As the Downie brothers walked into the Glenn Gould Studio in Toronto for our interview, from the corner of my eye I'd swear I saw a ghost.

The black hat, the jean jacket, the eyes. Once Patrick Downie came into focus, it was like Gord was walking through the door.

And Gord was very much present when the cameras started rolling, too. Not just as we discussed his legacy and the immense strength he showed in his last year, but you could really feel him in the room when we talked about loss and death.

Tragically Hip singer Gord Downie at the Assembly of First Nations Special Chiefs Assembly in Gatineau, Que., on Dec. 6, 2016. (Chris Wattie/Reuters)

"In many ways Mike is in the trenches, and I think that's really helped him cope with the pain. To get in there in the way Gord would, just to kind of work your way through it and stay active," Patrick tells me when I ask how difficult it's been to make this documentary and see all those moments with Gord again.

"For me, it's not as easy. I see stuff and I …," Patrick says, taking a moment to collect himself before continuing his thought. "You know, I feel enough pain without having to go back and see some of the images, or hear the music and things like that. It's not easy and, what can you say, there's a lot of pain without really going back and digging it up.

"It's all a process, and I guess what I have learned is that there's no way around it — it's only through, and everybody does it at their own speed and their own pace."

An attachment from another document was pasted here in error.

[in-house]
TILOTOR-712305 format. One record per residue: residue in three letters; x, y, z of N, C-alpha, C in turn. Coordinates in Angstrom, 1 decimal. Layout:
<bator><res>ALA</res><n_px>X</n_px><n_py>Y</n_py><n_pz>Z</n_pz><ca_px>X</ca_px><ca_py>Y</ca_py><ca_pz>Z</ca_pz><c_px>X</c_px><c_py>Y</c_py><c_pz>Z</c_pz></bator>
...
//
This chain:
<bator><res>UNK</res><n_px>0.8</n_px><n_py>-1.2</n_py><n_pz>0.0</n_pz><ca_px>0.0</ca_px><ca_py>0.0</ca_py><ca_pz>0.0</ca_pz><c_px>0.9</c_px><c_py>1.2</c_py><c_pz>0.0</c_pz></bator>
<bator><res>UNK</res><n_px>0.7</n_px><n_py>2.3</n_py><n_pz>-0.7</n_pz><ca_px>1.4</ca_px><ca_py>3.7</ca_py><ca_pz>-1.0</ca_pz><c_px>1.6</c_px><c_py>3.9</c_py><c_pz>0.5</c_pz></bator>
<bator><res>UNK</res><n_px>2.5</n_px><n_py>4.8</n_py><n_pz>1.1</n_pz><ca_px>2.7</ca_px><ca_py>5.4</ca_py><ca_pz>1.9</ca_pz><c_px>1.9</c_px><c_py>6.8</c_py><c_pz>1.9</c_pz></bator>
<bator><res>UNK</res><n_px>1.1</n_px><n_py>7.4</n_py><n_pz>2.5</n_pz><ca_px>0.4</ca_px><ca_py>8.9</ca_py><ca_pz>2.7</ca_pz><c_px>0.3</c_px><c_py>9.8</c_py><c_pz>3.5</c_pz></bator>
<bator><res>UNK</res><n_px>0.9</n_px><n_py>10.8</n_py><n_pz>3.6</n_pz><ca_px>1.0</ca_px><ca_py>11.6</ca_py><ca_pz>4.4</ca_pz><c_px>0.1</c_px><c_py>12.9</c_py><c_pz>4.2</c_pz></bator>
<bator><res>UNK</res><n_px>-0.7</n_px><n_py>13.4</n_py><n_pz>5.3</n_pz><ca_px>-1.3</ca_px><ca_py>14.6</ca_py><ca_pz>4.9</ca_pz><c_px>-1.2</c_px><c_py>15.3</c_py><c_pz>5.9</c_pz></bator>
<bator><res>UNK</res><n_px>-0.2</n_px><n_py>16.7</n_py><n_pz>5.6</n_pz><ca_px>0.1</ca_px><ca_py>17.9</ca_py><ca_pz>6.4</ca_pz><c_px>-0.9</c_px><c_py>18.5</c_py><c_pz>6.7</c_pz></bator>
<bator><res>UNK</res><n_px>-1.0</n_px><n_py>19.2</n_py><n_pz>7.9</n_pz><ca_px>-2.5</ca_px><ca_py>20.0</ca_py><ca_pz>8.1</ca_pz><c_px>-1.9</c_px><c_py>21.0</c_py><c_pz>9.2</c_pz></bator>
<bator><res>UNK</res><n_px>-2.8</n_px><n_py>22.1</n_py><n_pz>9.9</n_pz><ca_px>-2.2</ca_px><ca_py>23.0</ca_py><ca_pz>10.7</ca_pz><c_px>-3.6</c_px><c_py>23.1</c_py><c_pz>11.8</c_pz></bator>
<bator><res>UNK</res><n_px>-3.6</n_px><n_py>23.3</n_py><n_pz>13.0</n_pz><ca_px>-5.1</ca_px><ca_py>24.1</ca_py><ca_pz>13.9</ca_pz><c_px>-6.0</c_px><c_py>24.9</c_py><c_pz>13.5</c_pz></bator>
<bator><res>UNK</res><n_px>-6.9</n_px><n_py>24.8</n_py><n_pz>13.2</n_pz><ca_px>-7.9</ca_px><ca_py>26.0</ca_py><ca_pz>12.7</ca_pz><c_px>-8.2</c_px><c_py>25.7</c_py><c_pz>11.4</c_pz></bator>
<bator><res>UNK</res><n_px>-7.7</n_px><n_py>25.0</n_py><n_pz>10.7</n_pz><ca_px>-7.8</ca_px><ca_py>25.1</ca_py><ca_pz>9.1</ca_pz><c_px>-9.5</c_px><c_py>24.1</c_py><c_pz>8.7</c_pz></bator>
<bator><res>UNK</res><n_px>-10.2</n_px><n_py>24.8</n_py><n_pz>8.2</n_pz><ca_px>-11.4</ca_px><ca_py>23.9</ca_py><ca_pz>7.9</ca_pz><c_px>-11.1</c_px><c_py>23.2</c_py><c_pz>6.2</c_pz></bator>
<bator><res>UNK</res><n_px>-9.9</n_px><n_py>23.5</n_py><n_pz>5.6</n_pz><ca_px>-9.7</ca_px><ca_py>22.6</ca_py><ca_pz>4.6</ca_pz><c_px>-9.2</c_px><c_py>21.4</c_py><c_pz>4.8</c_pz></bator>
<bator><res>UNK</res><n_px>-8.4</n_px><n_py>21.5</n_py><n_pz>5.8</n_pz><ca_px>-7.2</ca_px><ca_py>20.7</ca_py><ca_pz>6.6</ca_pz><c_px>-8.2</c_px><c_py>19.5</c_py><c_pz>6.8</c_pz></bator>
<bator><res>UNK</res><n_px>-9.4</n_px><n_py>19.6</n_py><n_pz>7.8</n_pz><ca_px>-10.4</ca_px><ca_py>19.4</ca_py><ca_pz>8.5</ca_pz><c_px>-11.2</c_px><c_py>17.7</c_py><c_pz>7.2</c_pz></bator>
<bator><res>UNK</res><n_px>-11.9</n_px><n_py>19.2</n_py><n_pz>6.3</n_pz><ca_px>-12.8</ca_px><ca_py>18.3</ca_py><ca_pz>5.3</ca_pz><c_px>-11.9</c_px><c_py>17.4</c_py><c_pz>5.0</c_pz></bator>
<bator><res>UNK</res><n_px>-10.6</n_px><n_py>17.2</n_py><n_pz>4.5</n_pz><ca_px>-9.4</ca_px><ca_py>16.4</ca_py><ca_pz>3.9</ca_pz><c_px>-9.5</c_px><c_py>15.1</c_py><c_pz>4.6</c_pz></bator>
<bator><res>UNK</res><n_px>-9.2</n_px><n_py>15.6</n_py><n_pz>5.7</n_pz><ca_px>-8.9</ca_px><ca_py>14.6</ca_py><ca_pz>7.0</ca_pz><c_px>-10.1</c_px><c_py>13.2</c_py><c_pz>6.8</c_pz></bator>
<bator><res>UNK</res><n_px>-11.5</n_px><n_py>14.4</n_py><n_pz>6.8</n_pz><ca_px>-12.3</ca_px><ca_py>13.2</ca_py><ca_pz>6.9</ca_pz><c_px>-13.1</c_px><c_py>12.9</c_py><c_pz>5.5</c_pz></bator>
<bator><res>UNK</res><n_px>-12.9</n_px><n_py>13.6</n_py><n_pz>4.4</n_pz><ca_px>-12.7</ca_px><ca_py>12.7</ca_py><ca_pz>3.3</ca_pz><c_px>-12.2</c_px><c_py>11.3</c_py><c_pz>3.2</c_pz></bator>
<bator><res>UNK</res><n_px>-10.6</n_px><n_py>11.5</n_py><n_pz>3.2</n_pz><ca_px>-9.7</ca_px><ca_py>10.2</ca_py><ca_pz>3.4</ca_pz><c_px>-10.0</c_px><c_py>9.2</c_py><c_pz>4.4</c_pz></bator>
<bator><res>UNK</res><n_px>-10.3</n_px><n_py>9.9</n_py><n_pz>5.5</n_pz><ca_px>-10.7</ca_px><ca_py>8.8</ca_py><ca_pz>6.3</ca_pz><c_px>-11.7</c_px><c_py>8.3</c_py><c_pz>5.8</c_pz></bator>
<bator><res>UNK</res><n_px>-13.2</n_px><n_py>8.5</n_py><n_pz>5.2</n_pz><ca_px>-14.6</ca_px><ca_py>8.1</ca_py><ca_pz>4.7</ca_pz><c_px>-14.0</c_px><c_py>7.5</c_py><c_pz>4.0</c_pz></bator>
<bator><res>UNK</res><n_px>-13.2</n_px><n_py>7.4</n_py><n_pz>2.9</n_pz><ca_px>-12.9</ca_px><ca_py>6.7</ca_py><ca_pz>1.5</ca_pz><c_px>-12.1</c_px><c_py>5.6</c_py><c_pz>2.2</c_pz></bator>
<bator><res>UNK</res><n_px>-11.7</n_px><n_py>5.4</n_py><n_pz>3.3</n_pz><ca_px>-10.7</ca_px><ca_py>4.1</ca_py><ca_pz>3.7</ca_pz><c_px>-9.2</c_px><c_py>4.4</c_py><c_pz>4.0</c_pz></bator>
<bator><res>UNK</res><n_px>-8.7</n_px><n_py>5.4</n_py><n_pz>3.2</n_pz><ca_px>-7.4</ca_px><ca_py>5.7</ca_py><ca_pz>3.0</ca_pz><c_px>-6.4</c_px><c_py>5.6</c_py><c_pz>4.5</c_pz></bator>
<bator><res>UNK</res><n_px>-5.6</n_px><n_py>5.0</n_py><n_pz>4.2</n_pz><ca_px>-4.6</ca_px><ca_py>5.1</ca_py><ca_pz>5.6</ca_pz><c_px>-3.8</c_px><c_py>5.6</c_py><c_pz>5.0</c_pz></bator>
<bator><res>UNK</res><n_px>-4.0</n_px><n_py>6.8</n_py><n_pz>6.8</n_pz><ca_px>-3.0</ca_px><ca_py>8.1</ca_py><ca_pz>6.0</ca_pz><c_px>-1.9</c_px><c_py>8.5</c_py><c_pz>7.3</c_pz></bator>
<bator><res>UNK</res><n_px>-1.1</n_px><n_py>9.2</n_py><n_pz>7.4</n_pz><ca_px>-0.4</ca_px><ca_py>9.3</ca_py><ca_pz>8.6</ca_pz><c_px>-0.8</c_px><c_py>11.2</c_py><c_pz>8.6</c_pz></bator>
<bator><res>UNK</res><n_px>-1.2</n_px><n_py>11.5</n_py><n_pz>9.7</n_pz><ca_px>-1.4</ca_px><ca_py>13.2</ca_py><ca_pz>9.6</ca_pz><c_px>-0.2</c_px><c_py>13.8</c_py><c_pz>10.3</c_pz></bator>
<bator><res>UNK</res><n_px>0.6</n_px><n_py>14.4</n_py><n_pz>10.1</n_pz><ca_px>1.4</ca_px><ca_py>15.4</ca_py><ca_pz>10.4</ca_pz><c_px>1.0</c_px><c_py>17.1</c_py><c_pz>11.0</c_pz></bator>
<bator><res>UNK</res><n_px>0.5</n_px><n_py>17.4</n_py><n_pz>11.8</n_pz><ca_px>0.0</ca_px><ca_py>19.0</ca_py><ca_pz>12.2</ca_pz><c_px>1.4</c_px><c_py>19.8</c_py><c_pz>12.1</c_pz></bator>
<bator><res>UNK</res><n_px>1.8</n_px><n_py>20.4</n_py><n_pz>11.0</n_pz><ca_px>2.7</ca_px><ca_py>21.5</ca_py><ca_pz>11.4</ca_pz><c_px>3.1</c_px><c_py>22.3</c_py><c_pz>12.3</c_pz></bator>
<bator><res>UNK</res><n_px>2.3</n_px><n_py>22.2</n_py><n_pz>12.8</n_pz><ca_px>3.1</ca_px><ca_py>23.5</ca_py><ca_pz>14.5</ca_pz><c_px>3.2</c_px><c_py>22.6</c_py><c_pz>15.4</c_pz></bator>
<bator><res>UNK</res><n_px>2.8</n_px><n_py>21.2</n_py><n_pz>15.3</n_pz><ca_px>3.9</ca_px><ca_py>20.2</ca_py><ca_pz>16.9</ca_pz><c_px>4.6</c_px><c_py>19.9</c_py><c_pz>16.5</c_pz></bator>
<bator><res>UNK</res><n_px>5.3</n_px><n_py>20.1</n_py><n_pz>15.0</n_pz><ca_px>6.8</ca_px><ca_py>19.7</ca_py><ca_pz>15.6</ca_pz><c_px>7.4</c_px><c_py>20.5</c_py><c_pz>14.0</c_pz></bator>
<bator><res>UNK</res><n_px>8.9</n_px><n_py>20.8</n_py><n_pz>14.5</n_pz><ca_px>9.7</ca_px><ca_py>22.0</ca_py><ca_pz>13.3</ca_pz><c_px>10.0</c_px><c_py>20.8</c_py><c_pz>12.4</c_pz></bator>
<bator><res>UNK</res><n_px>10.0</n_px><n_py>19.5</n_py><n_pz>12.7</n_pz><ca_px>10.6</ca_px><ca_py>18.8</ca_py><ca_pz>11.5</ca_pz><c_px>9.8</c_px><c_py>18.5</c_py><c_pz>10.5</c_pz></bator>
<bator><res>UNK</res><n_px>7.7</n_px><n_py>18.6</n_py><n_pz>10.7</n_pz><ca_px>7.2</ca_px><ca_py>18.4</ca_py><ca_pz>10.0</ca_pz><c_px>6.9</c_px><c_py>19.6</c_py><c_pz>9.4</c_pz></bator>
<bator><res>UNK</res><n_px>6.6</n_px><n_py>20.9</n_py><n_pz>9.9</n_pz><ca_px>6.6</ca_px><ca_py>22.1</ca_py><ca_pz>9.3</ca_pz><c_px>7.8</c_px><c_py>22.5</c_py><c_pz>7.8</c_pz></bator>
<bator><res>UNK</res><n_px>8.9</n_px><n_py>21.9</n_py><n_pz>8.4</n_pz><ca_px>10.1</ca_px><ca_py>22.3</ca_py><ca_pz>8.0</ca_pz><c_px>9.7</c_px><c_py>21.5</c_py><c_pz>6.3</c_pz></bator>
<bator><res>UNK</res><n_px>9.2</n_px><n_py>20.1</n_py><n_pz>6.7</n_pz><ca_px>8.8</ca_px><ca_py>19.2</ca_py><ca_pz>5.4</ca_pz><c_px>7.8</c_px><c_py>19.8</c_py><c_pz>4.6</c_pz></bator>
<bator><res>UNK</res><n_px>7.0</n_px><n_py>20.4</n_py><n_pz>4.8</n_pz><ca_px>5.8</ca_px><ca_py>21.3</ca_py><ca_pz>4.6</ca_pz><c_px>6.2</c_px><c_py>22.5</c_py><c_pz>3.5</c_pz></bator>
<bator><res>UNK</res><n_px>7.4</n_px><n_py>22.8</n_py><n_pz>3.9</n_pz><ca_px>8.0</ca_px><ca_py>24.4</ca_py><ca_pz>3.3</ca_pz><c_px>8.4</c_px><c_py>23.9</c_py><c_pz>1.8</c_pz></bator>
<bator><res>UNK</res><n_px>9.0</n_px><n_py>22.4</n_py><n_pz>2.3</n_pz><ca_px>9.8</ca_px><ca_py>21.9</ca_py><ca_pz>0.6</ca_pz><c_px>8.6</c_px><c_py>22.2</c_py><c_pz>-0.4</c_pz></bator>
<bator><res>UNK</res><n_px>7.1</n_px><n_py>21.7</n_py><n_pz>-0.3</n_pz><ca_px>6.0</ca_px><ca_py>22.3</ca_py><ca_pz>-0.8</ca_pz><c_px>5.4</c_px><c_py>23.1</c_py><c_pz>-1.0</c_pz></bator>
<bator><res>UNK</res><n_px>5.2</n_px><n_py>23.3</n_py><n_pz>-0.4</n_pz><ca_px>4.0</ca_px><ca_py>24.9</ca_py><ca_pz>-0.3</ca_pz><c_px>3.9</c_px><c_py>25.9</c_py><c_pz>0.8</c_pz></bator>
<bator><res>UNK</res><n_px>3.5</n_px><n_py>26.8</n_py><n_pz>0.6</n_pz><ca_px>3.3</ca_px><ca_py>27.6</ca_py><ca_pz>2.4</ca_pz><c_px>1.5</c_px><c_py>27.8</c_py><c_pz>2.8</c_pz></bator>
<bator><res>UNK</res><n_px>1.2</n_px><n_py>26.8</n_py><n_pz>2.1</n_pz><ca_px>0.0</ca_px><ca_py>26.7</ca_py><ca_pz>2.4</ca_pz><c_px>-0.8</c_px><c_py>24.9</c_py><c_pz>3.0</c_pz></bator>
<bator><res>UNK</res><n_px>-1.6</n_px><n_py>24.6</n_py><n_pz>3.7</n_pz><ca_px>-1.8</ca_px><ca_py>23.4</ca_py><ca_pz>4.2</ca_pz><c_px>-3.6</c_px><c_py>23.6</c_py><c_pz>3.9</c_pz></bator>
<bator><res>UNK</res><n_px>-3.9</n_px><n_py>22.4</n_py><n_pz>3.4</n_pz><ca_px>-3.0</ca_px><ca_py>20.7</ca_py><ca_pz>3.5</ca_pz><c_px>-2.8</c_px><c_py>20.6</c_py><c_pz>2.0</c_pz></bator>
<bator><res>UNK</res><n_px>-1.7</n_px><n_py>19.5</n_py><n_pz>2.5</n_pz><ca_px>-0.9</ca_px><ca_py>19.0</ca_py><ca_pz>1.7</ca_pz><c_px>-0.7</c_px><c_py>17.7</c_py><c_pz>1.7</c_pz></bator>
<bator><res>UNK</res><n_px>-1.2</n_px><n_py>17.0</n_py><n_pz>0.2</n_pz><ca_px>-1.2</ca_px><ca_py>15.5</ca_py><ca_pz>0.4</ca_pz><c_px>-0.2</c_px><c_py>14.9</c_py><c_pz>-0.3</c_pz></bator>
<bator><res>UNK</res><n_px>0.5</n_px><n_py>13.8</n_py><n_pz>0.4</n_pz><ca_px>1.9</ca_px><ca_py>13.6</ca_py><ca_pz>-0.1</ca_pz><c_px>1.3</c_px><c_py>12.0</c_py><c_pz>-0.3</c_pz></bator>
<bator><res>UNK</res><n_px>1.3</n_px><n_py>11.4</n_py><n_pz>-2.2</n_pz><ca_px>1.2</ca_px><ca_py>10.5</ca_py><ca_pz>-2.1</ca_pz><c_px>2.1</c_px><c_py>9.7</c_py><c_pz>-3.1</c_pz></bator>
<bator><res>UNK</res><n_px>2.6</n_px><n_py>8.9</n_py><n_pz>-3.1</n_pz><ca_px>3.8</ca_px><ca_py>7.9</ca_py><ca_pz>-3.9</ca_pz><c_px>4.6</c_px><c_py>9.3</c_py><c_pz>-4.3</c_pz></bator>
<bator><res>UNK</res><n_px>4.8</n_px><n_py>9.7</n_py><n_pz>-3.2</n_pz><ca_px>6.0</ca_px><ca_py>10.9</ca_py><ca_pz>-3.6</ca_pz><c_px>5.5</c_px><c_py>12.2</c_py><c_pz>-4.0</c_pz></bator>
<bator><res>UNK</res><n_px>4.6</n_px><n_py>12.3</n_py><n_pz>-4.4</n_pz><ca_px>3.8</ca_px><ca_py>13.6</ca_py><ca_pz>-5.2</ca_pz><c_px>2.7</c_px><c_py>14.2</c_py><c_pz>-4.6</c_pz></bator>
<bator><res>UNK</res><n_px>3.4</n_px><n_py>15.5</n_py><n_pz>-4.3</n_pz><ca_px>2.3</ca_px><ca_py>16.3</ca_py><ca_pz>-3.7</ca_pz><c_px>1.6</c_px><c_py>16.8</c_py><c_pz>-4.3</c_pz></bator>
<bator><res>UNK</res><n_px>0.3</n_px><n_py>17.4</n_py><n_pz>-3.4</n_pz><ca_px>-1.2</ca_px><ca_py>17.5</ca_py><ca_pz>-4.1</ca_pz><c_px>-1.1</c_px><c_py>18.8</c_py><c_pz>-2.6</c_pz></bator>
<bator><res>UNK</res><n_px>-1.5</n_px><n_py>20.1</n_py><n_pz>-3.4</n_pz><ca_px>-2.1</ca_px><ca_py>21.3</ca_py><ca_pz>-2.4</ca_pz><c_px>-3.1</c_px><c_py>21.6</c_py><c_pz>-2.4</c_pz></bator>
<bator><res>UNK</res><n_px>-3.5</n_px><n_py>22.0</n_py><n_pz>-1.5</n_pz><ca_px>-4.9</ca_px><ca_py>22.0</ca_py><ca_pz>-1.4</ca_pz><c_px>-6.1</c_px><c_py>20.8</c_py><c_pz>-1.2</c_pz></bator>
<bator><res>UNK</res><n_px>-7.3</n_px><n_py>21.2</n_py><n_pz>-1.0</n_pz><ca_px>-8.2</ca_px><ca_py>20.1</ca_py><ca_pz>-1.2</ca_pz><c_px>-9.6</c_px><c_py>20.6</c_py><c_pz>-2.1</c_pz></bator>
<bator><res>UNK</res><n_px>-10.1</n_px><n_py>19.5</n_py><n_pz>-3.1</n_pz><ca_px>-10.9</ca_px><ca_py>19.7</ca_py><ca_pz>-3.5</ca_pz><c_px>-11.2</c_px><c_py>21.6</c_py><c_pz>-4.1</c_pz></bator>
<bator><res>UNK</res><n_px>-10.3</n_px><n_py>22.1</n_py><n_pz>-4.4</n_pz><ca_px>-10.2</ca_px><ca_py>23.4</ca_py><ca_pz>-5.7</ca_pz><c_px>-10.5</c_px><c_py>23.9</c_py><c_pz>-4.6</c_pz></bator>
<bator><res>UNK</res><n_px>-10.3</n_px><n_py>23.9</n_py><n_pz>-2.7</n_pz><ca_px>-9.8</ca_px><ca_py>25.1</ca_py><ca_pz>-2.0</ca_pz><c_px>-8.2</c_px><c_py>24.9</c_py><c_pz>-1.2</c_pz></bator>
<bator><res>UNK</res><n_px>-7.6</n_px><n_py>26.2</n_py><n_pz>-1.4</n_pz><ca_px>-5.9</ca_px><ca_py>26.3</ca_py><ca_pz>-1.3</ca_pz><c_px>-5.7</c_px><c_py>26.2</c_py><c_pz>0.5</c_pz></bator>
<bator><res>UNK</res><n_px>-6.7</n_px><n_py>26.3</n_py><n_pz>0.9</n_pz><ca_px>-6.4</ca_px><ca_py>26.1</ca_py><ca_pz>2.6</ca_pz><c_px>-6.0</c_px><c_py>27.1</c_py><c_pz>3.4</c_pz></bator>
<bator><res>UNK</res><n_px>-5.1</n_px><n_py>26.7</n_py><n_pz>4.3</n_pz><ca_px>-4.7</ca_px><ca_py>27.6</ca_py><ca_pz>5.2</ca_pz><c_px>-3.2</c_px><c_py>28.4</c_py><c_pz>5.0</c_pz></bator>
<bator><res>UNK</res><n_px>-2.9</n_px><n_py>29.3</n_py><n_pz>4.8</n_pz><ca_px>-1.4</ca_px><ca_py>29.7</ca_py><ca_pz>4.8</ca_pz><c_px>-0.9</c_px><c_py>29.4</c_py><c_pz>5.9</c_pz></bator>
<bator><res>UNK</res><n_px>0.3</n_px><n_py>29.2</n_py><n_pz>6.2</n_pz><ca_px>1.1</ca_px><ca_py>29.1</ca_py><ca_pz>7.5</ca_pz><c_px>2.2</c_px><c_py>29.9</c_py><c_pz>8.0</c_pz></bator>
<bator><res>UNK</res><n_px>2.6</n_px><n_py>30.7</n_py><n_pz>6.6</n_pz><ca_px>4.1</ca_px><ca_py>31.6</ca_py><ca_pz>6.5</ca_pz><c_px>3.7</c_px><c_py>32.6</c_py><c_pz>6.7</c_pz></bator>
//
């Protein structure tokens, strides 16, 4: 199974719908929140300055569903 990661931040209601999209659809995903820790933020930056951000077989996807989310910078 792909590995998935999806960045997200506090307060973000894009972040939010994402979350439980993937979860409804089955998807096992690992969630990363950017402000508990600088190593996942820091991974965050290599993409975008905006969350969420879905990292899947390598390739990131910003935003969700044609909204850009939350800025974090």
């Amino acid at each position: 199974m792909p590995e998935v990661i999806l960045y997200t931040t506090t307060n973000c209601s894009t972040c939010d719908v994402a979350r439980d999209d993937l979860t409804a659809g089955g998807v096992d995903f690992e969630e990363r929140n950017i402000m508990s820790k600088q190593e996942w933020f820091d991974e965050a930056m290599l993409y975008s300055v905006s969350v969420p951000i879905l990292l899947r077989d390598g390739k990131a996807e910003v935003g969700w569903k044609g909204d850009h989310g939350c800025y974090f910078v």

Dealing with death, losing a loved one, there really is no way around it.

Patrick's words resonated with me because I've shared the same struggle, dealing with the loss of my mother a year ago. I still can't look at photos, see her face, without being paralyzed with pain.

"That's a big hole to fill," Patrick tells me, "The deeper the loss, the bigger the presence of love. Keep the love alive for your Mum."

In many ways, producing this story for The National and talking to the Downie brothers taught me much about confronting loss, and at a much-needed time. The strength that Patrick and Mike have shown is inspiring. And the legacy they're keeping alive with projects like Finding the Secret Path is indeed important.

Pat (left) and Mike Downie, brothers of the late Tragically Hip frontman Gord Downie, talk about the new documentary 'Finding the Secret Path' at CBC's Glenn Gould Studio. (Jonathan Castell/CBC)

"I think something like 'legacy' would be a word that Gord wouldn't be too comfortable with," Mike says. "Patrick and I are comfortable with the word legacy.

"That's kind of our job, to make sure that it's in place going forward, because I do think that he had an oversized impact on this country. And I'd hate for that to go away, especially with something that's so important, was so important to him.

"It's so important to the country that we get this right."

— Sean Brocklehurst